Personalised perfume business winning fans
A burgeoning, and bespoke, perfume business strays no further than nature’s garden for ingredients
Words and photos: Jo Bates
Gini Di Somma isn’t someone who waits for the ground to shift beneath her feet. But when that did happened during the Christchurch earthquakes in February 2011, she quickly knew that waiting for the dust to settle wasn’t going to be an option.
“I had a fashion business, One Big Sugar Bowl, for about 11 years and within moments it was completely destroyed,” she recalls. “And the house was also destroyed. Within hours we were staying with family friends and the next day we took a cheap flight to Auckland to start a new life. Then it was the waiting game – dealing with EQC and the insurance companies.
During the painstaking four-year settlement process, and while grappling with a deep sense of loss on many levels, Gini was constantly trying to solve the nagging question: ‘What am I going to do with my life?’ It was during a family dinner table conversation that the idea of making natural fragrances came up and it instantly struck Gini as the one she’d been searching for.
Her next step was to learn the craft of creating all-natural, synthetic-free perfume making using plant-based oils and resins. Online research led her to the French-born, Italian-based Sufi and self-taught perfumer AbdesSalaam Attar.
“He hadn’t been teaching since 2009 but I practically begged him and he finally agreed on the condition that he could fill the course with 10 students,” says Gini. “Within three days of putting the word out, the course was full with people who came from all over the world – meeting them and doing the course was one of the highlights of my life.”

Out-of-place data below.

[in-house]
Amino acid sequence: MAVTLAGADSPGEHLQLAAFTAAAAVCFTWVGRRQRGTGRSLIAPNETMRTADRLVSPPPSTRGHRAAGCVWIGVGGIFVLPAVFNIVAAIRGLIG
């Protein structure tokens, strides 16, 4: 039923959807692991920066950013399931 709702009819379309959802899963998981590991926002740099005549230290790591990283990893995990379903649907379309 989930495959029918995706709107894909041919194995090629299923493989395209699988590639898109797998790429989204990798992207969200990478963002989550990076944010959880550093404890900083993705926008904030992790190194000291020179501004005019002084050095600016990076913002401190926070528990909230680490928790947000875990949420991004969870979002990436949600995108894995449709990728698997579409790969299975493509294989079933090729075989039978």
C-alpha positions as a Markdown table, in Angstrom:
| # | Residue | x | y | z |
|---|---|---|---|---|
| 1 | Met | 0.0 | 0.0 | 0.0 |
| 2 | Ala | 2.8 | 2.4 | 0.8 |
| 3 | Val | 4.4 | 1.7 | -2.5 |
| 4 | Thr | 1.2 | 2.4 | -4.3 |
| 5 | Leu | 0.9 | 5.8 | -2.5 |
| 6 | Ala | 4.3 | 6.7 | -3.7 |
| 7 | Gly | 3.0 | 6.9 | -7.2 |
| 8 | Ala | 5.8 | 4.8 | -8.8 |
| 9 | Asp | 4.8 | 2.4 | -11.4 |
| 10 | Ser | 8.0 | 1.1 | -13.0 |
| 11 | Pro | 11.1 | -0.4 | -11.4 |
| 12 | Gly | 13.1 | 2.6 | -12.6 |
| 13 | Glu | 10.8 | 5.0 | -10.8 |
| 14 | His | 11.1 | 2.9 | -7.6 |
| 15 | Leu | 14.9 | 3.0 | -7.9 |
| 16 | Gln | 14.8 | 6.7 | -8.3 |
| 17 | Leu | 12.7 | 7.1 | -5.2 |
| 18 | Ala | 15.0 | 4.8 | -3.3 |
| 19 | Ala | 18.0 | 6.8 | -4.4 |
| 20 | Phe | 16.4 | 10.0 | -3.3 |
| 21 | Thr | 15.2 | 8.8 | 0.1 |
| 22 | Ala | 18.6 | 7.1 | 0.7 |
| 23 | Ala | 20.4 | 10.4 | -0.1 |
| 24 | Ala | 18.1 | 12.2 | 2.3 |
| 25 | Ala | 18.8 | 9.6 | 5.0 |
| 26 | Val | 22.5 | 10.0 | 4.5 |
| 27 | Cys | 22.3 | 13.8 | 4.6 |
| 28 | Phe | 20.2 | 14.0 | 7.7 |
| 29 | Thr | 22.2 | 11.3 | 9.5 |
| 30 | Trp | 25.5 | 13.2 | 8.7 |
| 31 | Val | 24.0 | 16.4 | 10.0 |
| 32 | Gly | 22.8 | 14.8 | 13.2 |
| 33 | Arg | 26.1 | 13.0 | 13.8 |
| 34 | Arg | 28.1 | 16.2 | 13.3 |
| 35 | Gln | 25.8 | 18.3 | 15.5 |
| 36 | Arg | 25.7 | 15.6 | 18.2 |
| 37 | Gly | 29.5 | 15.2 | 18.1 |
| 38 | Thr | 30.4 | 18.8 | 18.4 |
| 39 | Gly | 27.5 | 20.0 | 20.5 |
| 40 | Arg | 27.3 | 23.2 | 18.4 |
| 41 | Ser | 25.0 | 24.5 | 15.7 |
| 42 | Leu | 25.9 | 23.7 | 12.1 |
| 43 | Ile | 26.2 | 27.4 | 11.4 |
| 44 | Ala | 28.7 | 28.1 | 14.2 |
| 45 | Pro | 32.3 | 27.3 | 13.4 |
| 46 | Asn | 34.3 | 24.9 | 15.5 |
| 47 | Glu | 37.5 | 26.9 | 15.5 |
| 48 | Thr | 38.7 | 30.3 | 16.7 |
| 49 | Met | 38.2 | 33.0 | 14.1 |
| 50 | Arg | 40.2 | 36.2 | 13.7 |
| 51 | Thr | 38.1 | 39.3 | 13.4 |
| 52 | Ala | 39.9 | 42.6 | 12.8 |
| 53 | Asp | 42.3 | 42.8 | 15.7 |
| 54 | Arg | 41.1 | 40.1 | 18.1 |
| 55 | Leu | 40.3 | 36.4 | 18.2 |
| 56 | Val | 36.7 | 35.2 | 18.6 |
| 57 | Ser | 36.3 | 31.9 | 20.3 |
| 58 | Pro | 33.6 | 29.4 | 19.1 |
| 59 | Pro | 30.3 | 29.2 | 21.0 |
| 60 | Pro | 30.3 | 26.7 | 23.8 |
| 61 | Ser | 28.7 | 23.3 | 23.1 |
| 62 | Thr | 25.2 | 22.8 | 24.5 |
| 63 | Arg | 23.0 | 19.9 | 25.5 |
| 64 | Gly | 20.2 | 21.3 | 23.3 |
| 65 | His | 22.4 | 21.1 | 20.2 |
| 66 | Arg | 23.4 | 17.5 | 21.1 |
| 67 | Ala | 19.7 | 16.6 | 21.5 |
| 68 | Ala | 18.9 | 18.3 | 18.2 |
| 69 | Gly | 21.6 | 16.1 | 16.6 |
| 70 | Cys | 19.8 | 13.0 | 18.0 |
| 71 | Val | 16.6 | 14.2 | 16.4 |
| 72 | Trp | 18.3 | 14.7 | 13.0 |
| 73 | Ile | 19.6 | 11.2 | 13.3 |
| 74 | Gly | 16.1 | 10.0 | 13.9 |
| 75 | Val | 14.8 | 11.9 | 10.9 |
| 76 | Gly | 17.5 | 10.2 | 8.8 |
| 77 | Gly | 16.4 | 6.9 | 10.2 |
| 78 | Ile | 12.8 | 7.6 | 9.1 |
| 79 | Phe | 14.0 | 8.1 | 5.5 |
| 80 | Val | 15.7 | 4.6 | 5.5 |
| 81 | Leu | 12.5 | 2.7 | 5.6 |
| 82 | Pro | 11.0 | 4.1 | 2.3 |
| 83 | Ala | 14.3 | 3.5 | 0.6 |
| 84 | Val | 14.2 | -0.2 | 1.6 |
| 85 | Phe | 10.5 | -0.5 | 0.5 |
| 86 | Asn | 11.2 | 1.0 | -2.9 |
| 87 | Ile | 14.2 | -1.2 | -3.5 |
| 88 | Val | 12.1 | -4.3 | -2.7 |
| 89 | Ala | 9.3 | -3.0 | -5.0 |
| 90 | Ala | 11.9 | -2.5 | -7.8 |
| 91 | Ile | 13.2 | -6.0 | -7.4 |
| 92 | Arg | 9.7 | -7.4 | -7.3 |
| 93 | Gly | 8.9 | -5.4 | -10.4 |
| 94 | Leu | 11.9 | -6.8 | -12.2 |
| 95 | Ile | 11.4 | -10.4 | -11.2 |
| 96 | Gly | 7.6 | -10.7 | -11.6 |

Returning from Italy, where the course was held, to Auckland with more enthusiasm than she could bottle, Gini discussed her business ideas with daughter-in-law Aroha White. The pair found they worked so well together that, earlier this year, they launched The Olfactory which is a bespoke fragrance service. While building up the clientele, they’ve also been working on a soon-to-be released range of perfumes.
“We are taking our time,” says Aroha, whose background is in theatre and film as a writer and actor. “We want to stay true to the nature of the ingredients – they come from all over the world and are so precious.”.
RITES OF PASSAGE
Ingredients come from 35 countries, including frankincense and myrrh from Oman and Iraq, sandalwood from Haiti, El Salvador and Mysore, in India, where some of the trees are thousands of years old. “The families inherit the right to cut the trees,” says Gini. “There’s a special rite of passage and it’s a ritualistic practice; this is incredibly precious stuff. All our oils work in conjunction with an individual’s limbic, endocrine and hormonal system. They can be transformative and restorative and not just pretty aromas.”
Gini says that there has been a lot to learn about natural perfumery. “It’s not simply a blend of ingredients from an aromatherapy shop – it’s an alchemical and scientific process. And one that takes time.”
Since the Christchurch earthquakes Gini has been aware of nature’s ability to abruptly change lives and this knowledge has slowed down her approach to business. Gini and Aroha prefer to take their time with clients. From initial consultation to the delivery of personalised perfume, the process of making bespoke scents for their clients takes a minimum of six weeks.
“When a client feels the things that they asked for from the scent, be it empowerment or confidence, anti-anxiety or a rousing aphrodisiac, it’s wonderful and quite humbling and exactly what we love doing.”
For bespoke scents by The Olfactory, contact Gini at email@example.com